or The Partial Blasphemy Post.
I started the third book of the Pullman trilogy right after I posted on the second one. I read all but 25 pages of it throughout Sunday and then stopped. I could not bring myself to read those final 25 pages, alas. I did so last night.
The reason is clear: the Amber Spyglass, by no means a bad book, is something of a let-down after the previous two. Here, the scope is much narrower and a lot of unnecessary (?) sentimentalism and didacticism enter the discourse; inspiration remains rampant (think wheeled elephants and the old guy in the crystal box — wow) but crass and uninteresting from time to time; wit subsides somehow and all-American ‘family’ values such as loving mum and dad, saying sorry when hurting friends (even if this involves an abysmal bulge in the plot), the purity of baby love (bah!), the irreplaceability of hard work and so on take over; the brilliance of descriptions is dulled by their looser link to the plot and their timidity (is that all the mighty and magnificent Pullman can do when it comes to such a War and with such formidable enemies?).
In the Amber Spyglass, the ‘cunning intertextual background’ I talked about in the previous post comes out on the surface like globules of fat in an ill-conceived fondue with Dutch (instead of Swiss) cheese: we get chapter mottoes, tolkienesque pastoral finales (yuk!), a tolkienesque plunge into a chasm, a space-opera not-so-subtle bomb to end all bombs, all the mumbo-jumbo bits and pieces William Blake would be proud of, sonorous echoes of Homer’s Nekyia and a whole world out of Douglas Adams (although superb compared to anything by Adams) or out of Mary Doria Russell’s The Sparrow.
The book delectably attacks monotheistic religion, fiercely criticising it as organised fear, lies and repression. I am sure this is going to cause an uproar when it is released in film. The reason there has been no uproar yet, although the book has been around for so many years, is that you still need to be too intelligent to read it and find out all those nasty things it says about, well, religion as lie and repression from top to bottom.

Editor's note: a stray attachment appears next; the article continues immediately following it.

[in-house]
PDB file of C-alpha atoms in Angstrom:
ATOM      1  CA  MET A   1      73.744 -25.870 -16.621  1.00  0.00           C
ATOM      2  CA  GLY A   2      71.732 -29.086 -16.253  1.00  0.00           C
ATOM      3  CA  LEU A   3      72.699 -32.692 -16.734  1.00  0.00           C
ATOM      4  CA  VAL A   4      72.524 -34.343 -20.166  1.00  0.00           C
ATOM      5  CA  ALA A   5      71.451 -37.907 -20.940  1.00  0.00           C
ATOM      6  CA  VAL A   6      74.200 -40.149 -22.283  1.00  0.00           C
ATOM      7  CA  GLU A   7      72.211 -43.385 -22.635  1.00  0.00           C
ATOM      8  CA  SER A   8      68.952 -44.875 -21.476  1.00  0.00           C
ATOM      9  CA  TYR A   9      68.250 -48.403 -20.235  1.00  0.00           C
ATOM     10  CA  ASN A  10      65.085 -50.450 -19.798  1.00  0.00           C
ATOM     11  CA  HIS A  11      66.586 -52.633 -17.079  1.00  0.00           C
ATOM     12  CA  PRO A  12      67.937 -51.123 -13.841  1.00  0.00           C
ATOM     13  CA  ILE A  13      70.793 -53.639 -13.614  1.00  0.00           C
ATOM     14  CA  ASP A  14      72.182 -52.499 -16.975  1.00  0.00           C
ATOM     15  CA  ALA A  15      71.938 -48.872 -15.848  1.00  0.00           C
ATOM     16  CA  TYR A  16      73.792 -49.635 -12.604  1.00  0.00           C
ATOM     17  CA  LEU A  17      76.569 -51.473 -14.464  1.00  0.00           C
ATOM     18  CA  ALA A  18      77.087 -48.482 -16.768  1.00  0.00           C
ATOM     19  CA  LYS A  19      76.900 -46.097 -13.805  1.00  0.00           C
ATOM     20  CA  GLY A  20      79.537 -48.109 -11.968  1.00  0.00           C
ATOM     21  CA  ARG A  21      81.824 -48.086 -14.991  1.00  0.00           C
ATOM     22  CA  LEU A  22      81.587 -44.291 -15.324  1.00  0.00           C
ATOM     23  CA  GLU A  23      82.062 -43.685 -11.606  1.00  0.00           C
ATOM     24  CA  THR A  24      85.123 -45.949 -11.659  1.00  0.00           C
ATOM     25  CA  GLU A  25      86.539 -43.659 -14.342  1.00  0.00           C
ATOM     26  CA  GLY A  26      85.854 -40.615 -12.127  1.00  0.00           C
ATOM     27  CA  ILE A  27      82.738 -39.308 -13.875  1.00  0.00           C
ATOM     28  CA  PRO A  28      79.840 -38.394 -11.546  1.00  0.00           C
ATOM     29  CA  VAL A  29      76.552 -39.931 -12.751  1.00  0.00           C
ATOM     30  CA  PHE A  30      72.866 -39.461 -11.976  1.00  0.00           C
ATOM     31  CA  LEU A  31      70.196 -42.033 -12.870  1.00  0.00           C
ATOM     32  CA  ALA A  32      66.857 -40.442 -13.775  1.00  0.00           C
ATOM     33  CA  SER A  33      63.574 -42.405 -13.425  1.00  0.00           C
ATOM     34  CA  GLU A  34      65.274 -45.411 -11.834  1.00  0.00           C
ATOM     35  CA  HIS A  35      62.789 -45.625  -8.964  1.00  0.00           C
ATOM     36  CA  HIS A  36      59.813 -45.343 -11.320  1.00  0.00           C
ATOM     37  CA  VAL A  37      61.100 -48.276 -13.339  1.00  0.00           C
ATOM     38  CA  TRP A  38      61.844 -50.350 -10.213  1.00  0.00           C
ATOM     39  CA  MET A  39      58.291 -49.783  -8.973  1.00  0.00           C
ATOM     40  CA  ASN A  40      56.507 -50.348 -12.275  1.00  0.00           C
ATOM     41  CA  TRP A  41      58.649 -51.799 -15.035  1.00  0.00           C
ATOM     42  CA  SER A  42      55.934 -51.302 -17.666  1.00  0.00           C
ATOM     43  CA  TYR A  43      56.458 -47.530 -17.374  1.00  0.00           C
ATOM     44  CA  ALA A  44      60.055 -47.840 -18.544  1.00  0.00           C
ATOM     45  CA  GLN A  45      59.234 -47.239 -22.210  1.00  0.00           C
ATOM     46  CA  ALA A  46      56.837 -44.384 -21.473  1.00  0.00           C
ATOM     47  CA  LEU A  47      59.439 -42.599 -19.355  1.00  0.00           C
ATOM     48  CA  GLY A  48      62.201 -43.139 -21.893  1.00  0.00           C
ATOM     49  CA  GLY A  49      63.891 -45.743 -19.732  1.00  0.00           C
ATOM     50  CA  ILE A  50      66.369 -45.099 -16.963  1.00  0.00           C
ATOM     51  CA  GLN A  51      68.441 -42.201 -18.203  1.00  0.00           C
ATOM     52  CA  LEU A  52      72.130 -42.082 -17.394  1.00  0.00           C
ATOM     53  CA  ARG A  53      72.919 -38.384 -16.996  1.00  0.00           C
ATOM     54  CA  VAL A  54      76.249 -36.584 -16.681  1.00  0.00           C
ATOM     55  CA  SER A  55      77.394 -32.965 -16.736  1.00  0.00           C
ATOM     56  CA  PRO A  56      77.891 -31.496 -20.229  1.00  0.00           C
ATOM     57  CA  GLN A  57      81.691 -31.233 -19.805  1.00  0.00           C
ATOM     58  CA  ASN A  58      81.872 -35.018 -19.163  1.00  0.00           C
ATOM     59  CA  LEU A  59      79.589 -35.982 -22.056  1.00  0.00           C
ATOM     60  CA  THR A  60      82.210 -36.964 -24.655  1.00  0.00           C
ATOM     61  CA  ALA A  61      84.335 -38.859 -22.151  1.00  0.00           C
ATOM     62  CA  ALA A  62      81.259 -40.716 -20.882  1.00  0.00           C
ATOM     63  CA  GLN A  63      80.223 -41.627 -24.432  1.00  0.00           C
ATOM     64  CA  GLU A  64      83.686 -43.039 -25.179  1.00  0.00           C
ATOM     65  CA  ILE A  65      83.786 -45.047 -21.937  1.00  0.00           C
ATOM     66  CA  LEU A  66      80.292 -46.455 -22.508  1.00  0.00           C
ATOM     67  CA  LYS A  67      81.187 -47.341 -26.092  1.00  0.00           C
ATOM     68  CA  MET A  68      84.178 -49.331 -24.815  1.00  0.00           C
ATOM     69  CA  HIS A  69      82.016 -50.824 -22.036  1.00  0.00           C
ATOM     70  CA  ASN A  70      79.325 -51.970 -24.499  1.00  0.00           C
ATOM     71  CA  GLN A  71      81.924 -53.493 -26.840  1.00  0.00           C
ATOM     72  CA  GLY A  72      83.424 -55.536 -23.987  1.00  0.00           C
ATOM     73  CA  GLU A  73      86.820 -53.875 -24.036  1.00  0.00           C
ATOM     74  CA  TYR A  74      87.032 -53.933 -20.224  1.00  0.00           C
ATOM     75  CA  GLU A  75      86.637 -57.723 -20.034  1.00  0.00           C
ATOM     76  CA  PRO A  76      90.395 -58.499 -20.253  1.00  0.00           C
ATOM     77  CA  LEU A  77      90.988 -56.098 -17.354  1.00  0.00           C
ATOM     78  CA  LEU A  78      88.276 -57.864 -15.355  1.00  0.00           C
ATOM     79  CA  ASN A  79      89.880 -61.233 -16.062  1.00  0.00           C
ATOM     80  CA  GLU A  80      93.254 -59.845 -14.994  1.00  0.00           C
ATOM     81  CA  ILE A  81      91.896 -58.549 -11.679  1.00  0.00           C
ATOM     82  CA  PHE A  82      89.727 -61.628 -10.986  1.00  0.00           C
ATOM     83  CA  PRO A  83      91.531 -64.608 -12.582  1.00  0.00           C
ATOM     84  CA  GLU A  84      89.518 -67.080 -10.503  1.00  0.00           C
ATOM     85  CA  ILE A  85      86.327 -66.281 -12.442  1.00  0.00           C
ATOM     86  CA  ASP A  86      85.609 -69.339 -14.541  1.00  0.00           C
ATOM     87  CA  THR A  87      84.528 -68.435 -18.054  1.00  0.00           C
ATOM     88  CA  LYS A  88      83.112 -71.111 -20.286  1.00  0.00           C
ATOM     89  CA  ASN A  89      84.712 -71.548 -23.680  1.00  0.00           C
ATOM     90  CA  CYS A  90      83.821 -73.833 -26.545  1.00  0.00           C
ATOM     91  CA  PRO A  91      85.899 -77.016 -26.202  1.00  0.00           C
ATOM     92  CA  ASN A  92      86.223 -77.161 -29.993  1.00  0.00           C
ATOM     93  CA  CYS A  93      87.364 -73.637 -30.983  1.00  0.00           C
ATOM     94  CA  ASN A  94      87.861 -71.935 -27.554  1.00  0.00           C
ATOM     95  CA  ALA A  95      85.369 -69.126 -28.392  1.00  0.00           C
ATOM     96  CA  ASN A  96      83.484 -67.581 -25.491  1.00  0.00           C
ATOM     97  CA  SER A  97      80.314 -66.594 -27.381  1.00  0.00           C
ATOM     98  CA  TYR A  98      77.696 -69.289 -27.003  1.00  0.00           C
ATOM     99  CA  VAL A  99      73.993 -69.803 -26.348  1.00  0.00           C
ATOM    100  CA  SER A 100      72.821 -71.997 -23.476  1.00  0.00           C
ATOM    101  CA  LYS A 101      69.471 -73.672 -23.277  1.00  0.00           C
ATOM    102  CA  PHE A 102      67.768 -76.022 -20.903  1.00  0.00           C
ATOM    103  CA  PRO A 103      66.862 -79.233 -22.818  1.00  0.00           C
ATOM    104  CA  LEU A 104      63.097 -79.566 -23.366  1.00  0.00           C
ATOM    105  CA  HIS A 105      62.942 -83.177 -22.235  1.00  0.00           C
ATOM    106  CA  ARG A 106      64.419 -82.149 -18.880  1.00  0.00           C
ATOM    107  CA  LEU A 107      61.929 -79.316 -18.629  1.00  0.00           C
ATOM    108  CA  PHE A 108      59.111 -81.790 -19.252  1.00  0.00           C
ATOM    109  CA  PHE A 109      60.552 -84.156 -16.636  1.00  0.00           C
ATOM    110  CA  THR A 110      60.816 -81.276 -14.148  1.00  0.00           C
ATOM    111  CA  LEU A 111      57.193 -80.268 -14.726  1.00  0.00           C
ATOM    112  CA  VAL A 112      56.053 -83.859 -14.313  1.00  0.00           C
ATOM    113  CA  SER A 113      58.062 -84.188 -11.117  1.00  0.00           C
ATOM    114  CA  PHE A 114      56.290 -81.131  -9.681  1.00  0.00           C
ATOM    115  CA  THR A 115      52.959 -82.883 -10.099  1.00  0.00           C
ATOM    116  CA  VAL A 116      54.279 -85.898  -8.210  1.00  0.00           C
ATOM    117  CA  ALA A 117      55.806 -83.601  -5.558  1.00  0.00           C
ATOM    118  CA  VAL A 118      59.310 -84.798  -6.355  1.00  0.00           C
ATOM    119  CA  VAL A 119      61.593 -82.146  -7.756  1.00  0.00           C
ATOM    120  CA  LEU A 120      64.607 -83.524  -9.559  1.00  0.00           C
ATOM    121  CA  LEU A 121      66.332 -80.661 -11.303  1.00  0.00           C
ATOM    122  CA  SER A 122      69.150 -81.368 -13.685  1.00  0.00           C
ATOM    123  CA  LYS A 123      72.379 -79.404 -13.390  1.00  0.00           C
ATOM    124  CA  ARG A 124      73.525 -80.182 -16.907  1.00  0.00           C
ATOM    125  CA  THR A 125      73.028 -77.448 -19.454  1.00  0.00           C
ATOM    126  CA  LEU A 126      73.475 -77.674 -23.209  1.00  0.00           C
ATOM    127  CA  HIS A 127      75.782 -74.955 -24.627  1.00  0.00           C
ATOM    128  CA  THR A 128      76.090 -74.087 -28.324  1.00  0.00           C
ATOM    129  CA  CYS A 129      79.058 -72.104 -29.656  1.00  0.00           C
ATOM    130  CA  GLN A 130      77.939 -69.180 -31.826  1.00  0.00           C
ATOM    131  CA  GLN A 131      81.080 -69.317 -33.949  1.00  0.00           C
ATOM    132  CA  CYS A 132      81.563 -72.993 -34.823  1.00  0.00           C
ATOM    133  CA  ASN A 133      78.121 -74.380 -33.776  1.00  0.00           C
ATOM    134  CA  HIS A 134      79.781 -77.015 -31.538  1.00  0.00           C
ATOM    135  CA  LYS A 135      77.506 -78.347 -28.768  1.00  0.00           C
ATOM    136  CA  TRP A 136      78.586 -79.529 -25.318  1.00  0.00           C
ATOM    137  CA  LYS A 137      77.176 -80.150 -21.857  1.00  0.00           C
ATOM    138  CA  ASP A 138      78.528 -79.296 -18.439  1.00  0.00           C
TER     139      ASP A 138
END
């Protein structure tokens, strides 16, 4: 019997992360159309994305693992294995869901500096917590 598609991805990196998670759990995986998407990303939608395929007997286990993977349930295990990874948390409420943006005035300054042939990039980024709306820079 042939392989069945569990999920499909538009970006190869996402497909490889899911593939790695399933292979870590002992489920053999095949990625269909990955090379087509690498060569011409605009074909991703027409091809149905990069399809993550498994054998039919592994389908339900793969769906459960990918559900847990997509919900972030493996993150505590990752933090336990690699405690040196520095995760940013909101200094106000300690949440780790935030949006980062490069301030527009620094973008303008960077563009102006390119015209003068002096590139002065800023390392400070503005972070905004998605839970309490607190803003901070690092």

Two last points of criticism: in this final book the fine balance between an adult-oriented narrative of essay-like qualities and an allegory inculcating lay virtue to teens is severely upset at the expense of the former. Moreover (spoiler follows), we learn that the ‘one god’ is a crook (he is not even the creator). And what are his names? Yahweh, the Almighty, El, Father, God, the Creator and so on. Yes: no mention of Allah, the Merciful, the Compassionate; throughout the book, the ‘Church’ (a Christ-less Catholic Church of Calvinist principles, for it to be as fierce as possible) and monotheism in general are savaged, but no word on (anything that would remind of) Islam. A fair marketing choice, as Judaism and Christianity have always been soft targets (some Jews are even happy to make fun of their own religion, Christians so much less so, but there be many rationalist and atheist Dawkinsian dragons among Christians — so cool); at the same time, a serious compromise of the trilogy’s moral stance and even anguish against the evils of monotheistic religion, as it gives Islam an easy ride.
Let me not be misunderstood: I would not expect a thorough criticism of all religion. It’s a novel, after all. I also believe it is healthy to expose (young) people to attacks to religion, even if such attacks, especially of the brilliance of Pullman’s, would upset them. I just feel that neatly leaving Islam out is the easy and pusillanimous thing to do, especially given the fact that what Pullman criticises the ‘Church’ for (also to include Judaism), Islam has aplenty. Generally speaking, I fear we are entering an age when taking out religion will mean attacking strictly non-Islamic religions, keeping Islam under immunity and thus suggesting it has no share in the cruelty, oppression and manipulation Christianity and Judaism are customarily accused of… This would be a lie. Feelings and thoughts such as the above are also echoed here.
Still, the rest of the third book, characters, story, most of the plot, are of masterpiece grade. I was really enchanted by the description of the Chariot, among many other things, and angels are magnificent in an angelic way (i.e. not too much). All in all the trilogy is brilliant, although it comes a close second to the Lord of the Rings.
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